by Buddy Davis and Kay Davis on June 20, 2016

It has been said that scientists know more about the surface of the moon than they do about the sea. New, wonderfully designed creatures lay hidden in the ocean depths, waiting to be discovered. Within the last five years, many new creatures have been found as we pioneer the sea. We can now explore deeper than ever with specially designed submarines. Some of the most bizarre creatures known to man have come to light, such as the luminous anglers of the deep sea. Over 70 percent of the earth’s surface is covered by water and it is in this unique environment we’ve examined some of its inhabitants.

The great variety of sea life clearly shows the creative genius of God. Evolution dissipates into thin air as the complexities of design shine forth. Anyone with an open mind, capable of thinking logically, will come to the conclusion that the hand of the Lord has done this.

Let’s explore some of the fascinating design features that glorify God as the author of creation.


The form of fish fall into four categories. Some are compressed and flattened from side to side, such as the grouper. Flounders, on the other hand, are just the opposite. Their body is flattened from top to bottom to suit their needs as a bottom-hugging fish. Then there are the fish that are streamlined in shaped, such as sharks. Lastly, some have snake-shaped bodies, like eels. Each particular form of the species serves that species of fish for its way of life.


Most fish are covered with scales. Some are extremely small and thin such as the scales of catfish, eel, trout, and paddlefish. Others are very large and heavy like those on sturgeon or the coelacanth. Scales are an outgrowth of the skin or epidermis. They are like fingernails and are semi-transparent.

The number of scales on a fish remains the same as the fish grows. Scales are arranged in a shingle-like fashion over the body of the fish and serve as protection. There are special cells or glands on the scales that produce the slime for which fish are famous. The slime protects the fish against diseases and fungal infections. This mucus also enables the fish to move through the water without friction. The slippery mucus can help a fish get away when caught by man or beast.


Fish come in a wide, wonderful array of colors. Tropical fish advertise their beauty, and some of them have the most glorious range of colors on earth. Others are dull to blend into their environment. The color of some fish may vary from one geographical range to another and also a change in depth may change color. Some fish can even change colors like a chameleon. In the skin of most fish are pigment cells that produce their color. Scientists have discovered that the pigment cells, or chromatophores, are connected to the nervous systems of some species. Scientists also believe that the eye of the fish is connected by nerves to pigment cells to help the fish blend into its habitat.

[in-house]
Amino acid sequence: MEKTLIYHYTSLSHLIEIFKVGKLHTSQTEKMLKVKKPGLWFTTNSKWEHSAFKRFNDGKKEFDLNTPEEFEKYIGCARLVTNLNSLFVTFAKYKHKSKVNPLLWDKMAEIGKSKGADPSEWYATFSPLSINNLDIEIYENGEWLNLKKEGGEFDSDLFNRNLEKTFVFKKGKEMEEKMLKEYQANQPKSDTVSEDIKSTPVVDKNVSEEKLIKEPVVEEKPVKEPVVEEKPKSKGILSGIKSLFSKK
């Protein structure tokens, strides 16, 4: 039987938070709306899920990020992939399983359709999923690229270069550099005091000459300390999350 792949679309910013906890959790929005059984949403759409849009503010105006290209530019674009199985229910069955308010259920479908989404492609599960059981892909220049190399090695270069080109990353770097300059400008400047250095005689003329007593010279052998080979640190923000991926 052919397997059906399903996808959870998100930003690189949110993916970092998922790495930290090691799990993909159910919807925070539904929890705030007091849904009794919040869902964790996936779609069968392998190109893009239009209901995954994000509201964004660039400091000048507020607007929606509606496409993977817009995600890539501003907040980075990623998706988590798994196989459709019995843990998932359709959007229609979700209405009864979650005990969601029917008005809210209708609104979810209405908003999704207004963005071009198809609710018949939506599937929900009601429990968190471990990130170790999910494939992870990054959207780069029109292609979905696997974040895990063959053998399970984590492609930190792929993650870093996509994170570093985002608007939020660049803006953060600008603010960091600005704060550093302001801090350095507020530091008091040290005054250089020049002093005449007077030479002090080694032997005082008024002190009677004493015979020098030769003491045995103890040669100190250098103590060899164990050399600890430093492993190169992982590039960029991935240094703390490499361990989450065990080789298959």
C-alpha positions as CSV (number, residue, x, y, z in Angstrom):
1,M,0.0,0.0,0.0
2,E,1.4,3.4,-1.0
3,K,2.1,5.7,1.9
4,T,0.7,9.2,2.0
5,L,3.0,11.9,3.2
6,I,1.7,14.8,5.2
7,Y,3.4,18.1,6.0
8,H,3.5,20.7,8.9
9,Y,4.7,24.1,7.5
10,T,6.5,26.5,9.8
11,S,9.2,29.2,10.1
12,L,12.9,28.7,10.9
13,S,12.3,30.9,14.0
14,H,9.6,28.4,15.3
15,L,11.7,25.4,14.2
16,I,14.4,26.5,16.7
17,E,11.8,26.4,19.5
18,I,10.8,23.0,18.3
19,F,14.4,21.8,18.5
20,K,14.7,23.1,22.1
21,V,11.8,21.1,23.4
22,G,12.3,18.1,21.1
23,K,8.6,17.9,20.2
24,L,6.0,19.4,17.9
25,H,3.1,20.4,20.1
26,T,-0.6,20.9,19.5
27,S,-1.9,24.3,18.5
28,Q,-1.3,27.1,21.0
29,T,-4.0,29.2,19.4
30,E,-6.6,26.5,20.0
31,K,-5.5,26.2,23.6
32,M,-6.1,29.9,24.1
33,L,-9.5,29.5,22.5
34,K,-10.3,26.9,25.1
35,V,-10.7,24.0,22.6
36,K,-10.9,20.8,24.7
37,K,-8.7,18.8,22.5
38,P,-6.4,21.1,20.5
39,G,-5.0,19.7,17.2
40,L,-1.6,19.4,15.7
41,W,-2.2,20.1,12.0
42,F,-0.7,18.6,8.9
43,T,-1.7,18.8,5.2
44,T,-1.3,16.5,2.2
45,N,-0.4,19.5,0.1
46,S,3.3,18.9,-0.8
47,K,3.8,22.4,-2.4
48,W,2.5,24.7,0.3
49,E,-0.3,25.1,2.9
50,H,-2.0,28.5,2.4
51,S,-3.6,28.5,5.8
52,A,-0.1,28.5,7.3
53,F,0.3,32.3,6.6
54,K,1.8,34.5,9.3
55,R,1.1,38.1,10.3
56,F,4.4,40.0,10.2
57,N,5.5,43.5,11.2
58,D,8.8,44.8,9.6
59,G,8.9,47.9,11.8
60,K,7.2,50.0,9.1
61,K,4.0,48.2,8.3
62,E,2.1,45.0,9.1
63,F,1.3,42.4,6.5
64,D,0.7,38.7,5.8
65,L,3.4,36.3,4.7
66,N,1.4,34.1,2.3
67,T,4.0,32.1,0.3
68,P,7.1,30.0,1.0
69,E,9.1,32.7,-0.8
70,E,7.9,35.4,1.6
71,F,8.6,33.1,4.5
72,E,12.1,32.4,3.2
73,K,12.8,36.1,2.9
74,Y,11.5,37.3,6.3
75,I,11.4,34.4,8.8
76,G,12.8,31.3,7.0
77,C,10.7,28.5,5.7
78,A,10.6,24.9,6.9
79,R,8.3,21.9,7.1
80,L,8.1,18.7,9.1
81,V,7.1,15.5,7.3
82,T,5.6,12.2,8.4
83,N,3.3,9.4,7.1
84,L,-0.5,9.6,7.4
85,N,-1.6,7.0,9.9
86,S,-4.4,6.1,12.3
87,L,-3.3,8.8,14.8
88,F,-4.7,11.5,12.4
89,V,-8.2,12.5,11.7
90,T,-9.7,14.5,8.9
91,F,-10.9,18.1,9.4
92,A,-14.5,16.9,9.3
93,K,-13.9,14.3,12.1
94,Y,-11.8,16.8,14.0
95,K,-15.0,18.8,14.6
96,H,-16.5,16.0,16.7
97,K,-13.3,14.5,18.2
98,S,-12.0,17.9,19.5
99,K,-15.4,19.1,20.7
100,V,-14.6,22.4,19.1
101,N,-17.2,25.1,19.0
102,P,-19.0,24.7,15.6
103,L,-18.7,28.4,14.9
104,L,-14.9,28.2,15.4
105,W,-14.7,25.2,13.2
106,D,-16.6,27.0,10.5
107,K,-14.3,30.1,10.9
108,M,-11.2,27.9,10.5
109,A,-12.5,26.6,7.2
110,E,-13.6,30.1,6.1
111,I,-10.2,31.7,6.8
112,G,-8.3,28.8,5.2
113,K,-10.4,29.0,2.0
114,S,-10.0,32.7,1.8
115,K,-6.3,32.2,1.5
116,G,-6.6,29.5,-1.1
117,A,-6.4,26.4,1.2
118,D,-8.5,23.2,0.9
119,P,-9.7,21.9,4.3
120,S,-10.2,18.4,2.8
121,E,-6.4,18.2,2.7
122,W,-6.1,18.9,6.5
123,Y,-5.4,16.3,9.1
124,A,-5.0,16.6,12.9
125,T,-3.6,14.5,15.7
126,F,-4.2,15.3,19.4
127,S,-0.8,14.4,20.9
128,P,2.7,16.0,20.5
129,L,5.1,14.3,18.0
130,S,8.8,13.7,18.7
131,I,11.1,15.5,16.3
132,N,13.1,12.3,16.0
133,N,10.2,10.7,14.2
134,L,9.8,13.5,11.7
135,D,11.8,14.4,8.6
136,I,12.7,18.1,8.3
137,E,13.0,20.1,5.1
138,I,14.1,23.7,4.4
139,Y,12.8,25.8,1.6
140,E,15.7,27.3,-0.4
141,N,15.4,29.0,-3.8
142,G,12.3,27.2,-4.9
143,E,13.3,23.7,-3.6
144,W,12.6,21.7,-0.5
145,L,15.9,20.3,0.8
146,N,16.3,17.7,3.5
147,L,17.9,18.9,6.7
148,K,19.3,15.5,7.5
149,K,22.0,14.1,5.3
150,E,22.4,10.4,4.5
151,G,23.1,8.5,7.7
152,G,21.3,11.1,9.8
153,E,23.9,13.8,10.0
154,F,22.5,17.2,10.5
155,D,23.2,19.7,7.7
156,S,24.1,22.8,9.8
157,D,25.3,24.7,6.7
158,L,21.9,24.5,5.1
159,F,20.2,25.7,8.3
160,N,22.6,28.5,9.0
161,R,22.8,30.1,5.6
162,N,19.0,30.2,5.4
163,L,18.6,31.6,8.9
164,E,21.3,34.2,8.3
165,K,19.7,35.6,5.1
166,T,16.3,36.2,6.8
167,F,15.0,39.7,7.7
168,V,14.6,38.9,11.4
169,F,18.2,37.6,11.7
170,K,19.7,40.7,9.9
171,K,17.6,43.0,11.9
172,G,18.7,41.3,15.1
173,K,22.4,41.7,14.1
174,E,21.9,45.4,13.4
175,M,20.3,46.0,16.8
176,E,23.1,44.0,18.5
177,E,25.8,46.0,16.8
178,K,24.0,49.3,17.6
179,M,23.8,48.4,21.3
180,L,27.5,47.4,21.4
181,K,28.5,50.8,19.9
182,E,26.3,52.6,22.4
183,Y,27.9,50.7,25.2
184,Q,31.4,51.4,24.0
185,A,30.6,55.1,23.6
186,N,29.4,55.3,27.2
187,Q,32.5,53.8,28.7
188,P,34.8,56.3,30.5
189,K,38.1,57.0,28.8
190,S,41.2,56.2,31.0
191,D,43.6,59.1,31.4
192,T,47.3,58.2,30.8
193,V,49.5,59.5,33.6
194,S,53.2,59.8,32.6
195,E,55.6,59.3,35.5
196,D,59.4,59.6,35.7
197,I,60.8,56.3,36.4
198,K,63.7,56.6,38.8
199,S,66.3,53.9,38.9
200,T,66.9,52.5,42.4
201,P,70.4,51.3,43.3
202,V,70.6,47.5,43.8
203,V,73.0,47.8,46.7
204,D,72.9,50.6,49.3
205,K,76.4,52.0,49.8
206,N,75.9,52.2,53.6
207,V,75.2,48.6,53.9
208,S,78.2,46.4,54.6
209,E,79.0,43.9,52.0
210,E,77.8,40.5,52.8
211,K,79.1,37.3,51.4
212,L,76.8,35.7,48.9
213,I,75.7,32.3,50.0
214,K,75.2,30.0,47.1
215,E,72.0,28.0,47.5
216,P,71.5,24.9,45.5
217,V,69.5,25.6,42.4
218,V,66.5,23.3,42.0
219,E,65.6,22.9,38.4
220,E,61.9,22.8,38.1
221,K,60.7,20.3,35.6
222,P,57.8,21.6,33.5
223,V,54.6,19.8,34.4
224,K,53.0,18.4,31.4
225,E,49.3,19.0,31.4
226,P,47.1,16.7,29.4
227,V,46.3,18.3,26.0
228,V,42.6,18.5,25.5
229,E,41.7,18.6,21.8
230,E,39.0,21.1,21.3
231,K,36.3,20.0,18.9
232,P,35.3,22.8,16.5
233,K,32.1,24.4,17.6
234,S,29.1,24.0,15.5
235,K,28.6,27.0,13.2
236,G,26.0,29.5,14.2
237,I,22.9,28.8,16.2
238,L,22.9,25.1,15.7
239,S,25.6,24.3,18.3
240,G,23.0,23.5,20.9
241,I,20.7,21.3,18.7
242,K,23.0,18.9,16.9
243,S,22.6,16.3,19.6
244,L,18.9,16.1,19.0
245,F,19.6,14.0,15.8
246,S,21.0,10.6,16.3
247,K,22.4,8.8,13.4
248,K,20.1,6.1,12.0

The Creator also designed some sea creatures to produce light. Like miniature Christmas lights, the fish glows or twinkles in the dark ocean depths.


God designed the fish with gills to remove oxygen form the water. Capillaries that lie close to the surface of the gills absorb the oxygen and at the same time expel the waste, carbon dioxide. Fish differ in their ways of breathing—by pumping water through their mouth, by their gill covers, or by swimming through the water.


Not long ago, scientists felt that the hearing organs of fish were poorly developed and did not serve much purpose. We now know, because of the invention of the hydrophone, that the sea is full of sound. Fish have only an inner ear. Fish and mammals make sounds by vibrating parts of their body or by grinding their teeth. Fin whales can produce sounds that may have been detected more than 2,000 miles away. Whales and dolphins make a variety of sounds as they communicate with one another. Most fish sounds are grunts, barks, clicks, or growls. Most marine sounds are produced to attract a mate or frighten a potential enemy.


Fish eyes were designed for underwater vision. The lens of a fish is globular. The lens is rigid and incapable of changing. The lens works similar to that in a camera and moves toward or away from the retina. There is little focal action in the eye because visibility is only about 82 feet (25 m) underwater. Most fish see in color, the exception being the deep-sea dwellers. This is known by the number of color receptor cells located on the retina. Most fish do not have eyelids like mammals because fish eyes are constantly bathed by water.


Nearly all fish, with the exception of sharks, mackerels, flounders, and a few others, have a swim bladder which is an air-filled sac under the backbone. This bladder allows the fish to adjust its buoyancy as needed. The fish receives gas into the sac through the blood stream or it can return it.

All of this information that allows these creatures to survive could not have happened by time and chance acting on matter. We haven’t scratched the surface concerning the design of fish, having looked at only a few of the 40,000 species.

Origin of Fish

The fossil record is clear. The first time you find a fish in the fossil record, it is 100 percent fish. This isn’t what evolutionists would expect if evolution were true. According to evolution, there should be abundant fossil evidence showing the transition from invertebrate to vertebrate. A.S. Romer writes in his book, Vertebrate Paleontology, that the “common ancestor of bony fish groups is unknown.” Romer also writes that placoderms pose a deep problem for evolution and that evolution would be better without them. He said that the origin of bony fishes is a “dramatically sudden one.”

Marvels of Creation: Sensational Sea Creatures

Brings the world of the sea alive in a unique and colorful way with photographs, a page of facts and commentaries.

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